Venice is a city like no other. It’s beautiful, enchanting and artistic in a way I just haven’t found in other cities. I could return over and over again.
Traveling to Venice means taking precautions to be a responsible traveler. I’ll have more on that below, but keep that in mind when planning your trip. Here’s how to spend 4 days in Venice on a budget!
How to Spend 4 Days in Venice on a Budget
Introduction to Venice
Official Language(s): Italian
Emergency phone number: 112
When to Go to Venice
September – October
September – October is about as off season as it gets in Venice, considering the city takes in roughly 20 million folks a year. The weather will be pleasant, a light jacket is all you’ll need.
Be warned, Venice floods just about always. It gets a little rainy in the fall, and it flooded twice while I was there. Nothing major, but you’ll need boots to traverse the main city area. Don’t sweat it, Venetians are used to this. Odds are, sidewalks will be dry by mid afternoon.
Where to Stay in Venice
Hotel A’la has all of the luxury feel without breaking the bank. If you book 90 days in advance, they typically give you a 20% discount. Book directly, and they throw in a little welcome gift basket to say thanks. Their service is unmatched too.
While Hotel A’la was 100% worth the price tag to me, some may need a hostel. I gotcha. Check out We_Crociferi. It’s about a 16 minute walk to St. Mark’s Square, and it’s located inside a former convent. How cool is that?!
How to Get Around in Venice
Venezia Unica Pass
For the most part, you can walk around Venice. Once you get the hang of the twists and turns of the city, it’s a delightful experience.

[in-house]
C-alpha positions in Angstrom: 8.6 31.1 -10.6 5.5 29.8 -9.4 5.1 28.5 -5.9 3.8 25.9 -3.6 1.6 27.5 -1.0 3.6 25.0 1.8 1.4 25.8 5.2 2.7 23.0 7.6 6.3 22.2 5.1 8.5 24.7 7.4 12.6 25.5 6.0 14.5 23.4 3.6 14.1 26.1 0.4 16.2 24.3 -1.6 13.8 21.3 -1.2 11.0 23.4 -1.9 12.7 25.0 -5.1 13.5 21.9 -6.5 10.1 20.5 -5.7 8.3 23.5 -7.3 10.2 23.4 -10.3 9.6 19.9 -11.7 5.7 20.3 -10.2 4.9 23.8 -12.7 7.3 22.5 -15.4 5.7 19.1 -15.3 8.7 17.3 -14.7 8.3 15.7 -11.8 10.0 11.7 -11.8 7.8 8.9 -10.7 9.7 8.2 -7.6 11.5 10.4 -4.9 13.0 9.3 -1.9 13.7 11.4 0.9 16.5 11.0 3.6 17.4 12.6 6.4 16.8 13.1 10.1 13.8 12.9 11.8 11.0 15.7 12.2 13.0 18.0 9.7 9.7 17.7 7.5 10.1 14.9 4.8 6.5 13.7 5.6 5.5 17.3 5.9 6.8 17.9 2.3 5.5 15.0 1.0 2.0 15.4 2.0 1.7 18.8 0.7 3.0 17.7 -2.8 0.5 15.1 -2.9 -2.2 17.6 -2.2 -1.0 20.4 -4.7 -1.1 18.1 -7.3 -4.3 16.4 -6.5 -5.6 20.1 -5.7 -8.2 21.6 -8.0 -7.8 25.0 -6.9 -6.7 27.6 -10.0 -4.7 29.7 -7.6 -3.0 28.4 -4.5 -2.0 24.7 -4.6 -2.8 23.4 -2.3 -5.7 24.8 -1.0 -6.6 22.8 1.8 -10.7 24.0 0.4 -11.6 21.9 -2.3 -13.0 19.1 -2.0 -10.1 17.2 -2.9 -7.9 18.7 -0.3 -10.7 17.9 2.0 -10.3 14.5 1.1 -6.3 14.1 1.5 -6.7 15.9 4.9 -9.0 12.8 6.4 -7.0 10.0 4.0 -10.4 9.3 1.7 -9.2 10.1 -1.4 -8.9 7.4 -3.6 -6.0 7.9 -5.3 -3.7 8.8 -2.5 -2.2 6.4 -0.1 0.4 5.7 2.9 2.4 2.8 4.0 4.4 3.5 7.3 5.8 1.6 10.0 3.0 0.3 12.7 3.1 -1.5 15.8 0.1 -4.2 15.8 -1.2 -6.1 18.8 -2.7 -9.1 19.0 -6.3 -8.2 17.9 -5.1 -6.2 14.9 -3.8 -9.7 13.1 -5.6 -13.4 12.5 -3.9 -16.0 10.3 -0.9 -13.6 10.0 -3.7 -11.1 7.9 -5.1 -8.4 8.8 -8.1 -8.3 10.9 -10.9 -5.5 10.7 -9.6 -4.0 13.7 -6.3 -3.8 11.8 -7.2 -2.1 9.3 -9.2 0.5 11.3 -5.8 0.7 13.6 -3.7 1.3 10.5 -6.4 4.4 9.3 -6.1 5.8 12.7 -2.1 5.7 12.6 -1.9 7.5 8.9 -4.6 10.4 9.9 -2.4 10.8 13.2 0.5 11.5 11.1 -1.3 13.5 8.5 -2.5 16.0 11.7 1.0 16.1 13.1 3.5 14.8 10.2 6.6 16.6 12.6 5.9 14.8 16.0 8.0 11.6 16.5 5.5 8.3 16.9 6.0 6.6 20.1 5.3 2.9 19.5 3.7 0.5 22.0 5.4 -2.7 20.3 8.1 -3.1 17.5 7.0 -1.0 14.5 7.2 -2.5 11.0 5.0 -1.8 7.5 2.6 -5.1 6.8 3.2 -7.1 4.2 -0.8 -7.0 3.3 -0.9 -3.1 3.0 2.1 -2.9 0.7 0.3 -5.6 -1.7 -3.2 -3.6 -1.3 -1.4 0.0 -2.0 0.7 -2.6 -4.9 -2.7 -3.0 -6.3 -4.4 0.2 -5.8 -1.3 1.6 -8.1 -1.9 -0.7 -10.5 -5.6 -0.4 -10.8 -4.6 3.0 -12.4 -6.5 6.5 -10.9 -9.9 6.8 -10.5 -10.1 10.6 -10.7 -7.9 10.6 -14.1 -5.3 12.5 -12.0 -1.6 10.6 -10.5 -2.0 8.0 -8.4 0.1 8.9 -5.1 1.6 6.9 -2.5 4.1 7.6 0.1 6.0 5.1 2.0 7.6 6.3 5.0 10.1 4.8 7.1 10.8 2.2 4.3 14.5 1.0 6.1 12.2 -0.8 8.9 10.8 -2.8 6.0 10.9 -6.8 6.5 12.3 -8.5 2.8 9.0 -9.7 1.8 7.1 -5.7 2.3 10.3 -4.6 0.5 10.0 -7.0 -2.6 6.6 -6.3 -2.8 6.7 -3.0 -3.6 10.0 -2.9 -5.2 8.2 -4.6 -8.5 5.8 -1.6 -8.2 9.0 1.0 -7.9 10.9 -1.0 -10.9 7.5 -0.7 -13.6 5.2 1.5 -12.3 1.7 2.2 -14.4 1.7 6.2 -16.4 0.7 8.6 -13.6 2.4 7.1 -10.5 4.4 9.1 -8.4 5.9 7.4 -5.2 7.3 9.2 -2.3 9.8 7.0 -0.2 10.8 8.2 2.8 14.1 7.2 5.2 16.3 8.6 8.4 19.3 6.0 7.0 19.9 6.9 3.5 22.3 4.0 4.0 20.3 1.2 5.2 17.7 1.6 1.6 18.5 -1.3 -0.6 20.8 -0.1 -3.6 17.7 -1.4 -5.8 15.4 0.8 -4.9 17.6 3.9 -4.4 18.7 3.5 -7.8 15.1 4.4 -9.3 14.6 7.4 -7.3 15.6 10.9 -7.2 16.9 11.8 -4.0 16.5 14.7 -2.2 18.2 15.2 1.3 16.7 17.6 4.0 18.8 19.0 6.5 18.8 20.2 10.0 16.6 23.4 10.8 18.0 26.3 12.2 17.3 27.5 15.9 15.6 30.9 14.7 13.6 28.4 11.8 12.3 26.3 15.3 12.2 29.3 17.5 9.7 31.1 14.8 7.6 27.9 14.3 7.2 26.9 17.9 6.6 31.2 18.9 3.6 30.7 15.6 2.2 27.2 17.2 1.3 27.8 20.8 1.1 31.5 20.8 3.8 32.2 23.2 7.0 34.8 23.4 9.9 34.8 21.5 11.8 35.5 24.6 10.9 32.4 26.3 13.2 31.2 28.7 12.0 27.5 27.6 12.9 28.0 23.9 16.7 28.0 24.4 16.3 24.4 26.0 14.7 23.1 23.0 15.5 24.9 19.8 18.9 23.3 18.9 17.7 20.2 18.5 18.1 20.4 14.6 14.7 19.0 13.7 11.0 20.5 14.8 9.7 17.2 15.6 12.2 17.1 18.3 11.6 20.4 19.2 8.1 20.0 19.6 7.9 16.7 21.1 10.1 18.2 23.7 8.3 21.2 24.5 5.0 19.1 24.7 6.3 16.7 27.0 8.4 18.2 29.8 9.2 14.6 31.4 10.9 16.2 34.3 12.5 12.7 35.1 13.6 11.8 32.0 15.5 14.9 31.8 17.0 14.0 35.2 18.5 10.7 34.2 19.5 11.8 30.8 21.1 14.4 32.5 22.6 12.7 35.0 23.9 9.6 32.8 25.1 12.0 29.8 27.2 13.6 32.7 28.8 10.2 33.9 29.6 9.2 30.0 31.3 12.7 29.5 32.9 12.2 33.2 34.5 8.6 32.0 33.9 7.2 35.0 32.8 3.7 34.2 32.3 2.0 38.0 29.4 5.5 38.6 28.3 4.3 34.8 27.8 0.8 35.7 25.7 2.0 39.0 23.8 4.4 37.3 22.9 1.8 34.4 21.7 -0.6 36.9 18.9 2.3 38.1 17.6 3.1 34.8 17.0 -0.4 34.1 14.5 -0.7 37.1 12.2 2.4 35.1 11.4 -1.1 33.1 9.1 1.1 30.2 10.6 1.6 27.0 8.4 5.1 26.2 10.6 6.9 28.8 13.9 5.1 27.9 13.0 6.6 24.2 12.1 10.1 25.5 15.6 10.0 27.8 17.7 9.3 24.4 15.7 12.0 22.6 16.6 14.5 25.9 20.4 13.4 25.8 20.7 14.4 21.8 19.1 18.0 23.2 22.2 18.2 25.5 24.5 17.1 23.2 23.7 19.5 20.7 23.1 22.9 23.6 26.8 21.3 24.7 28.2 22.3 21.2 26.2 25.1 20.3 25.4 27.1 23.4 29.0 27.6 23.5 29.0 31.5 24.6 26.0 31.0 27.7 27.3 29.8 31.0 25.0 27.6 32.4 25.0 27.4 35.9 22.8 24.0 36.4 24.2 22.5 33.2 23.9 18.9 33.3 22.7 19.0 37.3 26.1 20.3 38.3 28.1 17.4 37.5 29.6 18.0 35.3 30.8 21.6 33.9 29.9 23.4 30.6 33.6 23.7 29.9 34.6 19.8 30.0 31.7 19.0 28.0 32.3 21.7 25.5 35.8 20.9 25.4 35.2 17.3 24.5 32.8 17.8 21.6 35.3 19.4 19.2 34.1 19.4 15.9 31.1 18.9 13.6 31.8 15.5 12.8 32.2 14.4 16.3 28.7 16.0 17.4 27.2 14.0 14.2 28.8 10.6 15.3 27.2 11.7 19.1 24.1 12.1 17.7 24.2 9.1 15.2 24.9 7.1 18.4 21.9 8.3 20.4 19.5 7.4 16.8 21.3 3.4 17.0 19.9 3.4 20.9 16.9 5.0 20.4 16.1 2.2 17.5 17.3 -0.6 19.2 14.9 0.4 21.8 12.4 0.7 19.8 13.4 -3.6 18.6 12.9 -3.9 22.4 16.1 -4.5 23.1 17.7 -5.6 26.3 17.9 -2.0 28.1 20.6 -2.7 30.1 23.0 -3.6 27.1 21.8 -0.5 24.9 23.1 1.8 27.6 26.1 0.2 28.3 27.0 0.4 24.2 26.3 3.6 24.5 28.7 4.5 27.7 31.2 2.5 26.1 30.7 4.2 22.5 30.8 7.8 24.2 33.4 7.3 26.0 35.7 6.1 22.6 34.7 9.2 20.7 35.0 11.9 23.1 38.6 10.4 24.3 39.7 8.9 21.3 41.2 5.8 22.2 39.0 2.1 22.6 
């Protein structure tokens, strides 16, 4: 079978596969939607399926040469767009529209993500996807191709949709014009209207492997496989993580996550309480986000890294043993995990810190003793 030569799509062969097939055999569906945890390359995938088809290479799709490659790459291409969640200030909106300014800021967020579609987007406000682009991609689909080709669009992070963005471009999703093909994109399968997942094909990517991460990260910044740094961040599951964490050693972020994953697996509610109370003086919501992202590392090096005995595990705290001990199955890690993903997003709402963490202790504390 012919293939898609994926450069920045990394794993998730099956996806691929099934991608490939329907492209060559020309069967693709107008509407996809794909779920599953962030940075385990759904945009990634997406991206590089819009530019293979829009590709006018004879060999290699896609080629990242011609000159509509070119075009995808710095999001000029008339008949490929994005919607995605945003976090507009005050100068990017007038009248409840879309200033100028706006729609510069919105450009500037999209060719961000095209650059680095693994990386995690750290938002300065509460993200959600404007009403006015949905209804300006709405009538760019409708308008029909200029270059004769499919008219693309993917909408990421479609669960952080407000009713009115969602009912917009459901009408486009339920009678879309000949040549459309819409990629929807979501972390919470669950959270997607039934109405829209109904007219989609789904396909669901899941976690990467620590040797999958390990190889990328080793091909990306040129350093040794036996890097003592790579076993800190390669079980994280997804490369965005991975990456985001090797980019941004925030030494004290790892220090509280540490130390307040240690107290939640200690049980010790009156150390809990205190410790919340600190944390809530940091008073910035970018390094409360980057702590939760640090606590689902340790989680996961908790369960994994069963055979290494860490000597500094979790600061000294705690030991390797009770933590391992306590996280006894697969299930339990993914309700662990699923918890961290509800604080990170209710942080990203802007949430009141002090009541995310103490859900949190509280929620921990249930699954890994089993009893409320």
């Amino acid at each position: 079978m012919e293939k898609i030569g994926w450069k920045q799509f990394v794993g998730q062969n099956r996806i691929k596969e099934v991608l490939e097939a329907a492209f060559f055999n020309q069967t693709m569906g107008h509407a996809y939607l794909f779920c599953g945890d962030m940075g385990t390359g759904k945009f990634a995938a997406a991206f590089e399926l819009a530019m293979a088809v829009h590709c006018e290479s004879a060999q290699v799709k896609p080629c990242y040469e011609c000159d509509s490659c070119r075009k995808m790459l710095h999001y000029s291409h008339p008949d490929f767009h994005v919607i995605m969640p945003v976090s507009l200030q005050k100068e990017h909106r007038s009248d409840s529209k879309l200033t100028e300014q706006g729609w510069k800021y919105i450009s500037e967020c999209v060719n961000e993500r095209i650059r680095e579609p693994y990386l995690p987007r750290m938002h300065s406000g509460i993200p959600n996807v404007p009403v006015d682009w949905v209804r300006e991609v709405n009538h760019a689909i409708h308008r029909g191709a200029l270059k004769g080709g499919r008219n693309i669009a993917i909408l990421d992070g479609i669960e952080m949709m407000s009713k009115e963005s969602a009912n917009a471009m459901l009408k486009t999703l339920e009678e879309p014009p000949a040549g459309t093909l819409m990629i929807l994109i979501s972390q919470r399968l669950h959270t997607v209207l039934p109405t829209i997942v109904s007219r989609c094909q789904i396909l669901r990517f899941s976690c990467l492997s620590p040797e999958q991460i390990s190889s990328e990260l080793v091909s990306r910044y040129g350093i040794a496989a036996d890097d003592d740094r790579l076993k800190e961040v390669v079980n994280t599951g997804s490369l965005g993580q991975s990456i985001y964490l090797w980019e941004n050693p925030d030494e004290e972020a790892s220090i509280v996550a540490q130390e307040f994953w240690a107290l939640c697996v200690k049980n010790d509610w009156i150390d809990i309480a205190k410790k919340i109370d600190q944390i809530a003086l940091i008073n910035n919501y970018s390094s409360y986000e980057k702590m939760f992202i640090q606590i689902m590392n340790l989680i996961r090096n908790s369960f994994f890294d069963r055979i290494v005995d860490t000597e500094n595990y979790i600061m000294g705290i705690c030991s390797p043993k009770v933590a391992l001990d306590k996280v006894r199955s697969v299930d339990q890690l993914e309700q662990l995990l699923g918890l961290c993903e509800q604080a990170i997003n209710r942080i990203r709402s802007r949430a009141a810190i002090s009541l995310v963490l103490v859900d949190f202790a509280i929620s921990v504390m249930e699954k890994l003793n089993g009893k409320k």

To get to and from the airport, however, you will need to take a shuttle. They depart from Piazzale Roma, and are pretty cheap for a one-way fare. You can pay at the shuttle, too.
For adventures outside of the city (more on that below) you can take a water taxi. Venice has a transportation pass that’ll take you just about anywhere. You can buy it online, or by one of the main docks.
Where to Eat in Venice
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Don’t mind me, just reliving my most irresponsible splurges. This is from Club del Doge in Venice. Insanely luxurious dining like I had never experienced before. And the food... oh my goodness, the food! So. Good.⠀ ⠀ Very expensive, especially considering its waterfront views, but I’m glad I did it. I’ll likely never pay that much for a meal again, but the experience and food was a memory I won’t soon forget. Hopefully someday I’ll be making the kind of cash where I can dine like that more often!⠀ ⠀ What are your thoughts on splurging on food when you’re traveling? Yay or nay?⠀ ⠀ ⠀ ⠀ ⠀ ⠀ ⠀ #travel #gltlove #glt #italy #venice #italyfoods #clubdeldoge #love #veniceatnight #dininginvenice #foodpics
Club del Doge